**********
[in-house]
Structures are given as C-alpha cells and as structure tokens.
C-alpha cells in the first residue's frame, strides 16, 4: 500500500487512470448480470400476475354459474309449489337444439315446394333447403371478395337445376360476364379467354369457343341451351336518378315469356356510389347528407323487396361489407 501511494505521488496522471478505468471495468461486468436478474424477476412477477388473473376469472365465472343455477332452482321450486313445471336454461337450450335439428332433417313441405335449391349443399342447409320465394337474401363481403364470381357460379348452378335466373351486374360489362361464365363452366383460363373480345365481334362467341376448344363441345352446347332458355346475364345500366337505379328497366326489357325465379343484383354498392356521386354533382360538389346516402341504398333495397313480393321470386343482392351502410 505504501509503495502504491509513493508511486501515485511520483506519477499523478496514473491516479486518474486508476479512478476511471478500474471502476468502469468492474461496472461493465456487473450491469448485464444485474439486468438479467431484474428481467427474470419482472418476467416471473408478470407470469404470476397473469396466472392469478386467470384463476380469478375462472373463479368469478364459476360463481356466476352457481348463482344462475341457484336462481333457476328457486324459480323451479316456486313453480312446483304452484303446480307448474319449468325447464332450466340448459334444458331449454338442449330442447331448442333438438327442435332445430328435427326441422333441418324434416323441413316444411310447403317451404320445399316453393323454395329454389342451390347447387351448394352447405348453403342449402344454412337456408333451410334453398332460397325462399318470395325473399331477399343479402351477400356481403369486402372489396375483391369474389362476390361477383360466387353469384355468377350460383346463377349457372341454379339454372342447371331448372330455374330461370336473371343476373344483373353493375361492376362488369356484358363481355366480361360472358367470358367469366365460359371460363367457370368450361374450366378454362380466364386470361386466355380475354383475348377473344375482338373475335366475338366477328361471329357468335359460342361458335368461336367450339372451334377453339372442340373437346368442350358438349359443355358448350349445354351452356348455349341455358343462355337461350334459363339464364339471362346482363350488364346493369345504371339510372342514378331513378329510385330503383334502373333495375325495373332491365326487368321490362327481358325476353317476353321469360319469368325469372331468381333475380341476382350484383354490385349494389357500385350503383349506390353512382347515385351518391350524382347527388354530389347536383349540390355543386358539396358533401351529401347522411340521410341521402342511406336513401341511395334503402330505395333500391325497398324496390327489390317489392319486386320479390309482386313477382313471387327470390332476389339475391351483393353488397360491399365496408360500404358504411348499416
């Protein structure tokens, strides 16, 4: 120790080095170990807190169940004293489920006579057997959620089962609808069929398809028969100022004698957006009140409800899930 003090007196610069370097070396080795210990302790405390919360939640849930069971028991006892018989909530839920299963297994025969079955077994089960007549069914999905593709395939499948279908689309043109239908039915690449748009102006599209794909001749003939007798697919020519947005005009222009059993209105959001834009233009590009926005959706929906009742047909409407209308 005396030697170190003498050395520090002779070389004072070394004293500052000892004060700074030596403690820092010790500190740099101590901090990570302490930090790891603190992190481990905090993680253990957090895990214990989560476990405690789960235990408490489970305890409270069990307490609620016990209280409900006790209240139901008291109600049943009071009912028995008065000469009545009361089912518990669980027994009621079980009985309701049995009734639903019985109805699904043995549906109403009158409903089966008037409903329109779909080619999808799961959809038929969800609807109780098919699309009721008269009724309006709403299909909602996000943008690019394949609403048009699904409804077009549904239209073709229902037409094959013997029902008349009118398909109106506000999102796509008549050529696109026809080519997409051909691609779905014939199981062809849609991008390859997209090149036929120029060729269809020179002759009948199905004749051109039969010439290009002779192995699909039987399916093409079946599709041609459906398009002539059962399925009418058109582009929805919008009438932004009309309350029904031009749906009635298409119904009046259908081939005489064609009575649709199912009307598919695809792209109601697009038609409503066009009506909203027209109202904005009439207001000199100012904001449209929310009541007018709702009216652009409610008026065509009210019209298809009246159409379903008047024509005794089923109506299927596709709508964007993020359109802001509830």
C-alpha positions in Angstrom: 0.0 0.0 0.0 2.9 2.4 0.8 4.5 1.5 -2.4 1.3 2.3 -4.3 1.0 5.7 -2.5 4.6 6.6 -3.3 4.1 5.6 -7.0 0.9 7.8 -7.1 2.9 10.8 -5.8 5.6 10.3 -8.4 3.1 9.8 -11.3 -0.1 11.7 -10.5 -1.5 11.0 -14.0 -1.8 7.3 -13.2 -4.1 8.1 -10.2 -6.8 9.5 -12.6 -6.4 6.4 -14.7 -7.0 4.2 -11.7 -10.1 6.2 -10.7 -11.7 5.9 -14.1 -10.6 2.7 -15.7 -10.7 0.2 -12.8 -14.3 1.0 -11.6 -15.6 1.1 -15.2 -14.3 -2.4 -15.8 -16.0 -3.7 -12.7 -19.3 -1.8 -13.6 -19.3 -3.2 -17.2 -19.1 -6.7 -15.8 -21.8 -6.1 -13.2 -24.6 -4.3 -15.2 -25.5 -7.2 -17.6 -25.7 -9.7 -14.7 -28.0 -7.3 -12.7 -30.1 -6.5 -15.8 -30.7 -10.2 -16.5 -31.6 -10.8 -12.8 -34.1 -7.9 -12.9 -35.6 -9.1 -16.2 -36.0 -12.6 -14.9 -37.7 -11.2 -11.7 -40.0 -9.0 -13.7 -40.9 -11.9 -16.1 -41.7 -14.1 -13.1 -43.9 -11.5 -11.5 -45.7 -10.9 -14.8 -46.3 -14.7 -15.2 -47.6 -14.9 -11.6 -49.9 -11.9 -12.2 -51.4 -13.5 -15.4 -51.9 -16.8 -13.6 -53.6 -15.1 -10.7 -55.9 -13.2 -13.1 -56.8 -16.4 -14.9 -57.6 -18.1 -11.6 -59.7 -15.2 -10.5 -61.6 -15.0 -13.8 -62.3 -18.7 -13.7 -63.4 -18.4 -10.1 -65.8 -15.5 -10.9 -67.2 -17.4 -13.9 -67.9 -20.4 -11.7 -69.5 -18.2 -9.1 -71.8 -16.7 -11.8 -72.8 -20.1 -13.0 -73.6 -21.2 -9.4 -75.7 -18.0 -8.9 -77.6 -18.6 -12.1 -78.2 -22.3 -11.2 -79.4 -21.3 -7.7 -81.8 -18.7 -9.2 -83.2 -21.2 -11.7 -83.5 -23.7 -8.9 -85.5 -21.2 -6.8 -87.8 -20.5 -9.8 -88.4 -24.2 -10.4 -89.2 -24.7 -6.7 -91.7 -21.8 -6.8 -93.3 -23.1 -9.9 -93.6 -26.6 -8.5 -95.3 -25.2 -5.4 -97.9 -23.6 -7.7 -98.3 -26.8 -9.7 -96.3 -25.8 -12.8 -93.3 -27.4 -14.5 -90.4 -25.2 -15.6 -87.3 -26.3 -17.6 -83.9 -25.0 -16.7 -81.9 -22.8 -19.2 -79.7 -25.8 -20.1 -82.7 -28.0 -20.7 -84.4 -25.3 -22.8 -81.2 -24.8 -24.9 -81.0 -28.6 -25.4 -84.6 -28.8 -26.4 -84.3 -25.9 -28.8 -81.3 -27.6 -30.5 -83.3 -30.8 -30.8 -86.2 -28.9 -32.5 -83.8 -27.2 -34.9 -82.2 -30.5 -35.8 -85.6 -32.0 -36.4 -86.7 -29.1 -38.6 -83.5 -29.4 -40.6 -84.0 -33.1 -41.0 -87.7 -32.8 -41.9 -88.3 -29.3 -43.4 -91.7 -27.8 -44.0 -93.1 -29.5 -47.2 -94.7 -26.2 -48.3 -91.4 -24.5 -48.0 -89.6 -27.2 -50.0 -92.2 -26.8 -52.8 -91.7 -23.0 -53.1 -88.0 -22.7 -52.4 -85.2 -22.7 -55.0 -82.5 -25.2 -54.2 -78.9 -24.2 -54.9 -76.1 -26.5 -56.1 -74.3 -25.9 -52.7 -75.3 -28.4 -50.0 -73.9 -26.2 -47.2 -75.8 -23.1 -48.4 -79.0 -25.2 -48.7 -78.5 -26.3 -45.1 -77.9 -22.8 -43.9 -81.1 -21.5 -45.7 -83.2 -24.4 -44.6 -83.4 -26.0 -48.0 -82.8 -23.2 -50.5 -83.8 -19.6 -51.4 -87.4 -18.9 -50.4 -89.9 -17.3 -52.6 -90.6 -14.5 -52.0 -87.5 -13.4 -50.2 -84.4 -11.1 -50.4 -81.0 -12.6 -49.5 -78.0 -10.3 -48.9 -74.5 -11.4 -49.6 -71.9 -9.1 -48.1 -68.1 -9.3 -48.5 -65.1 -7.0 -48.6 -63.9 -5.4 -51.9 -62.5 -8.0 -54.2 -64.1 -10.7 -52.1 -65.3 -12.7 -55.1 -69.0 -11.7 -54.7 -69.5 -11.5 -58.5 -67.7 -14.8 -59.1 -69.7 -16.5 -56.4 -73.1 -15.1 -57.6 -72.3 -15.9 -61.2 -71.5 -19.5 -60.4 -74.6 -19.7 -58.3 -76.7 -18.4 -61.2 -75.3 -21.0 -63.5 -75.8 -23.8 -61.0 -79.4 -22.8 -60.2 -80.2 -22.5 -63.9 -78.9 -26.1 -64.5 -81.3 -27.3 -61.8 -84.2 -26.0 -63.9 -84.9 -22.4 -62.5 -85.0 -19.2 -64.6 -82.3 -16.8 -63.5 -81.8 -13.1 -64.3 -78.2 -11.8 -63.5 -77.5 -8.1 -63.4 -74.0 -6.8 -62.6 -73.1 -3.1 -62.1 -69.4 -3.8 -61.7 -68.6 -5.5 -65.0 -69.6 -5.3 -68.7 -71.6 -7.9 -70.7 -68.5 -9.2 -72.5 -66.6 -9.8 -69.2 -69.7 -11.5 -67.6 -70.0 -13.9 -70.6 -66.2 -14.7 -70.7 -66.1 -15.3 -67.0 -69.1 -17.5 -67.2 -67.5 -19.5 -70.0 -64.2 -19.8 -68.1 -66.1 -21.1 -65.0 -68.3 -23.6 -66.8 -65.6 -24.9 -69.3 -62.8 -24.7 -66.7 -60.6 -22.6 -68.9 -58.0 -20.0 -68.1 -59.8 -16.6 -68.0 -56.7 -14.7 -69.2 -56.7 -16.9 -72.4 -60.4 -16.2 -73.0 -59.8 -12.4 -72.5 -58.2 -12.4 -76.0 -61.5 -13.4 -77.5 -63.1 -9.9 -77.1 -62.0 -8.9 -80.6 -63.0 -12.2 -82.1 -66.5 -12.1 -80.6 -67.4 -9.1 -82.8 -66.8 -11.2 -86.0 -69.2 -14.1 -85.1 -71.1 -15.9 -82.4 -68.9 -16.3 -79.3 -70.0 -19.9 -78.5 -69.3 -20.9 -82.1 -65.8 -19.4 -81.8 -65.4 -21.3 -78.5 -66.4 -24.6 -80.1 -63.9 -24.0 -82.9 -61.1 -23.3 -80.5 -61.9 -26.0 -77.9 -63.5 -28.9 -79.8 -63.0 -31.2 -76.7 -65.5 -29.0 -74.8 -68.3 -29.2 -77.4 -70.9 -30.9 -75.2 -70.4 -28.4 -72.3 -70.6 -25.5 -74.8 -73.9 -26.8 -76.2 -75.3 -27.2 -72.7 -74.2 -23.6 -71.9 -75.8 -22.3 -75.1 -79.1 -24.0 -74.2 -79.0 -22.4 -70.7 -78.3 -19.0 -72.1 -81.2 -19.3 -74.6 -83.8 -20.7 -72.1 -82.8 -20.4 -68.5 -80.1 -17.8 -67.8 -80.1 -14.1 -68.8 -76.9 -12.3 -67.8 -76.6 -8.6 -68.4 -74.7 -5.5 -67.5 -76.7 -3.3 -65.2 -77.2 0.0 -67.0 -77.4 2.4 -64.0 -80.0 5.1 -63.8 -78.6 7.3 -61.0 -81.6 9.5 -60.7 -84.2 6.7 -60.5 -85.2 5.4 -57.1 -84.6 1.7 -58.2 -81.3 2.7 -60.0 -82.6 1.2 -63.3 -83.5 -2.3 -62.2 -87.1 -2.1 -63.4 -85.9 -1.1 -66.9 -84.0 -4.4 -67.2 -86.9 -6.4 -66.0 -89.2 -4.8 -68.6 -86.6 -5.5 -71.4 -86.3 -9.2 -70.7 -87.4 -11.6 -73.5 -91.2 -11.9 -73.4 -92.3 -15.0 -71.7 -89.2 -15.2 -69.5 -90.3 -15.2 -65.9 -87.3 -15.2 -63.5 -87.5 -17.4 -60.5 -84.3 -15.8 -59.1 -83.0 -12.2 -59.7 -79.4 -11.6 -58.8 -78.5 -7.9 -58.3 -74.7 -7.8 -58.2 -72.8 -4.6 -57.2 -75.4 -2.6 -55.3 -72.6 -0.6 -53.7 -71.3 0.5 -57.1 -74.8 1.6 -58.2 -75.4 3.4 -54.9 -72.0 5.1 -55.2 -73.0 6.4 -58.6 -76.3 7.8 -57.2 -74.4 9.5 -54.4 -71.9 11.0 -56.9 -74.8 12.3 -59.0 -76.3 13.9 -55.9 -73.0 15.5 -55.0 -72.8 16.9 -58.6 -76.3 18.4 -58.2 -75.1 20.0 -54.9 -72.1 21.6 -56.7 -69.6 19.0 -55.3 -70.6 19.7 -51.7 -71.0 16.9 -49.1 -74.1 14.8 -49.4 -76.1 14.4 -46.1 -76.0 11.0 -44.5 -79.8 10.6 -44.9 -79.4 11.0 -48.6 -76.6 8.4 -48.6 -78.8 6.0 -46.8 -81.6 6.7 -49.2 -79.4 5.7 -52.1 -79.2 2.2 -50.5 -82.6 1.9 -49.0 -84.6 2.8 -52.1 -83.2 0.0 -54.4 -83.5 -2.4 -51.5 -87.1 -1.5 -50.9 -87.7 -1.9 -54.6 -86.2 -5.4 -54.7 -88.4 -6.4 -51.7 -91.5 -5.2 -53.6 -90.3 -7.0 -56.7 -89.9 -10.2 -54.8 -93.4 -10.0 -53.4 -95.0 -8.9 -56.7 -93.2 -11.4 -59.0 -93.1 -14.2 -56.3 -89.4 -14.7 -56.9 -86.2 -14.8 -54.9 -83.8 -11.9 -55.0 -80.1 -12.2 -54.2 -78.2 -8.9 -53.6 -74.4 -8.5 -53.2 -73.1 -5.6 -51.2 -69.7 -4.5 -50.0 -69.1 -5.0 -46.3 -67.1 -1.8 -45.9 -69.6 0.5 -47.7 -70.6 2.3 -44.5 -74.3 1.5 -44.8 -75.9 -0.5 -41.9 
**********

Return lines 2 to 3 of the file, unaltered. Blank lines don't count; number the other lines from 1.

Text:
Structures are given as C-alpha cells and as structure tokens.
C-alpha cells in the first residue's frame, strides 16, 4: 500500500487512470448480470400476475354459474309449489337444439315446394333447403371478395337445376360476364379467354369457343341451351336518378315469356356510389347528407323487396361489407 501511494505521488496522471478505468471495468461486468436478474424477476412477477388473473376469472365465472343455477332452482321450486313445471336454461337450450335439428332433417313441405335449391349443399342447409320465394337474401363481403364470381357460379348452378335466373351486374360489362361464365363452366383460363373480345365481334362467341376448344363441345352446347332458355346475364345500366337505379328497366326489357325465379343484383354498392356521386354533382360538389346516402341504398333495397313480393321470386343482392351502410 505504501509503495502504491509513493508511486501515485511520483506519477499523478496514473491516479486518474486508476479512478476511471478500474471502476468502469468492474461496472461493465456487473450491469448485464444485474439486468438479467431484474428481467427474470419482472418476467416471473408478470407470469404470476397473469396466472392469478386467470384463476380469478375462472373463479368469478364459476360463481356466476352457481348463482344462475341457484336462481333457476328457486324459480323451479316456486313453480312446483304452484303446480307448474319449468325447464332450466340448459334444458331449454338442449330442447331448442333438438327442435332445430328435427326441422333441418324434416323441413316444411310447403317451404320445399316453393323454395329454389342451390347447387351448394352447405348453403342449402344454412337456408333451410334453398332460397325462399318470395325473399331477399343479402351477400356481403369486402372489396375483391369474389362476390361477383360466387353469384355468377350460383346463377349457372341454379339454372342447371331448372330455374330461370336473371343476373344483373353493375361492376362488369356484358363481355366480361360472358367470358367469366365460359371460363367457370368450361374450366378454362380466364386470361386466355380475354383475348377473344375482338373475335366475338366477328361471329357468335359460342361458335368461336367450339372451334377453339372442340373437346368442350358438349359443355358448350349445354351452356348455349341455358343462355337461350334459363339464364339471362346482363350488364346493369345504371339510372342514378331513378329510385330503383334502373333495375325495373332491365326487368321490362327481358325476353317476353321469360319469368325469372331468381333475380341476382350484383354490385349494389357500385350503383349506390353512382347515385351518391350524382347527388354530389347536383349540390355543386358539396358533401351529401347522411340521410341521402342511406336513401341511395334503402330505395333500391325497398324496390327489390317489392319486386320479390309482386313477382313471387327470390332476389339475391351483393353488397360491399365496408360500404358504411348499416